MADRID — Authorities in Catalonia intend to ensure that a disputed referendum on independence from Spain will take place peacefully on Sunday despite a crackdown on the vote by the national government, the region’s interior chief said Thursday.
Minister Joaquin Forn said that Catalan officials are determined to proceed with Sunday’s vote for the region of 7.5 million people in northeastern Spain even though the central government in Madrid says referendum is illegal and can’t happen.
“The (Catalan) government’s commitment is very clear: people will be able to vote,” Forn told reporters in Barcelona, the main city in Catalonia.
Forn met with regional and national security officials to defuse mounting tensions ahead of the ballot. In recent weeks, Spain’s Constitutional Court has ordered the ballot to be suspended and police have confiscated ballot papers and posters for it.
The Spanish Constitution refers in Article 2 to “the indissoluble unity of the Spanish nation.”
The central government is deploying 10,000 police officers in Catalonia for the ballot, Forn told reporters. He insisted, however, that the Catalan police force called the Mossos d’Esquadra must take their orders from local authorities. The force’s loyalty has been torn between the central and regional governments.
Earlier Thursday, Catalonia’s foreign affairs chief, Raul Romeva, called for the European Union to support the referendum, echoing an appeal by Catalan regional President Carles Puigdemont. Puigdemont has accused the EU of “turning its back” on Catalonia in its conflict with Spain’s central government.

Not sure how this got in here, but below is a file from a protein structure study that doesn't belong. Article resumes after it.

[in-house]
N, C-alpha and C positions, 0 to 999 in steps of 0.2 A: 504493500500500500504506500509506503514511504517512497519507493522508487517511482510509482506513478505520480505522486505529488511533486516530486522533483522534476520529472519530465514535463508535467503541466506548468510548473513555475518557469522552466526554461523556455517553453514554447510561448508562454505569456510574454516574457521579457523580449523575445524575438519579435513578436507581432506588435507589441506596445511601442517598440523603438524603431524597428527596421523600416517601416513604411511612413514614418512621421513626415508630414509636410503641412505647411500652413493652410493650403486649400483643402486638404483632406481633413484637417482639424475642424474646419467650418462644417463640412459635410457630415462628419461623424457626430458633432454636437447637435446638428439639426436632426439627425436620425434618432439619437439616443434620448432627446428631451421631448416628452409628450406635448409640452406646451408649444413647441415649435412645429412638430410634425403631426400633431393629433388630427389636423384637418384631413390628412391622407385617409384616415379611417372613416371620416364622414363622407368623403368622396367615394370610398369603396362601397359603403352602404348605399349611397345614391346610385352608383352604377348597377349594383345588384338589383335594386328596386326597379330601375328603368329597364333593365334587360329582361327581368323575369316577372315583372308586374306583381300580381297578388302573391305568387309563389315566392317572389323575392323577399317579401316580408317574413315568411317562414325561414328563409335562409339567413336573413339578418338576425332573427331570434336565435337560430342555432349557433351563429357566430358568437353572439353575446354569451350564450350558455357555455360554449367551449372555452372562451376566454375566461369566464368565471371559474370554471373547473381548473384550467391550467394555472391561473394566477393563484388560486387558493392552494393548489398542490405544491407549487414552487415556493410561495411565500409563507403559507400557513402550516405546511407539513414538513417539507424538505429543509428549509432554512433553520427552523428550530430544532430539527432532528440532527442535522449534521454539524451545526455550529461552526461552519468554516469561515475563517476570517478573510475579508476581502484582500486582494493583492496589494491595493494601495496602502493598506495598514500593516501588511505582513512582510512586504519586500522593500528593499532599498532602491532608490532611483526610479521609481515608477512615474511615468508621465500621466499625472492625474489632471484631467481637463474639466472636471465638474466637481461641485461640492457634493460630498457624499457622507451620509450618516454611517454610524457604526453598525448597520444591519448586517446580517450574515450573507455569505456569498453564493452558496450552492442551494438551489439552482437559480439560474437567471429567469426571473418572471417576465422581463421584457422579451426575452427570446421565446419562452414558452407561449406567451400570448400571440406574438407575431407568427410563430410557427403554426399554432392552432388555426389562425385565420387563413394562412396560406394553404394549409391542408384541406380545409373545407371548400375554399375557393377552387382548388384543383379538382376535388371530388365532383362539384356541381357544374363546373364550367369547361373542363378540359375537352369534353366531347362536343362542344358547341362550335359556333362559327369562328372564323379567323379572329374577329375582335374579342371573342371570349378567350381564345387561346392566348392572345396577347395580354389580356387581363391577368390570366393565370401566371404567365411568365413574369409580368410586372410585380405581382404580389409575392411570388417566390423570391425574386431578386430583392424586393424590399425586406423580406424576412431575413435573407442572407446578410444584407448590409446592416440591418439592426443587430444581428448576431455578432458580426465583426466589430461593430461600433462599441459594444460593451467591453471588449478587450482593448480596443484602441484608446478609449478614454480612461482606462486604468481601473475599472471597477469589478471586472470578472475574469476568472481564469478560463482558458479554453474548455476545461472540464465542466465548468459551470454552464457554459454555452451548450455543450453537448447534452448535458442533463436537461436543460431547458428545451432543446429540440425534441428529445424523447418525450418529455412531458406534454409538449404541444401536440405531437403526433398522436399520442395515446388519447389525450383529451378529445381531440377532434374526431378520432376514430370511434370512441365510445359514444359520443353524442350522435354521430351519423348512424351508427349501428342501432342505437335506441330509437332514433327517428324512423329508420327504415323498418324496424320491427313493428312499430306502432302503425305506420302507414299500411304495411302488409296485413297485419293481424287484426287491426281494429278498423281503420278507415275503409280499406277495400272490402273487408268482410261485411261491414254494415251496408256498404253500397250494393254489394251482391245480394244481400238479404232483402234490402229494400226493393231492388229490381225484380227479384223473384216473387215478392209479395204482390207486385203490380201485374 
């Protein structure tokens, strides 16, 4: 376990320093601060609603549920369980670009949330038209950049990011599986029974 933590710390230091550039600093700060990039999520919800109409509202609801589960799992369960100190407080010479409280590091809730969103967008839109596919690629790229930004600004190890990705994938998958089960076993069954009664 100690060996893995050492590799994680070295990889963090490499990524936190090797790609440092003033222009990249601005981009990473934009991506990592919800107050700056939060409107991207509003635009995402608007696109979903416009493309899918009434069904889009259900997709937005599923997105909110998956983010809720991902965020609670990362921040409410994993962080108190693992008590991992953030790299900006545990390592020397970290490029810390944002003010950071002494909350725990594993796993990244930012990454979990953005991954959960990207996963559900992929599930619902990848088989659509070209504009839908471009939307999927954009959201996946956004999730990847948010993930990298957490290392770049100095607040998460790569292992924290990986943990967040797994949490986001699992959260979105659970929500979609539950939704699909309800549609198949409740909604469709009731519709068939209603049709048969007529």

Barcelona Mayor Ada Colau also urged the EU to safeguard “fundamental rights and freedoms in Catalonia” by mediating the standoff between Catalan officials and national officials in Madrid before Sunday’s planned vote.
“If Europe wants to have credibility as a project, it needs to redirect this situation,” Colau told AP in an interview.
Thousands of striking Catalan university students, many carrying pro-independence flags, marched in Barcelona to protest the central government crackdown on the ballot.
An international media watchdog, meanwhile, rebuked the Catalan pro-independence movement for placing undue pressure on journalists to present its side of the dispute. Reporters Without Borders said the regional government’s push to impose its side of the story in local, Spanish and international media has “crossed red lines.”
The watchdog added that Spanish authorities’ legal measures against Catalan media to stop the spread of information about the referendum have contributed to an atmosphere of extreme tension.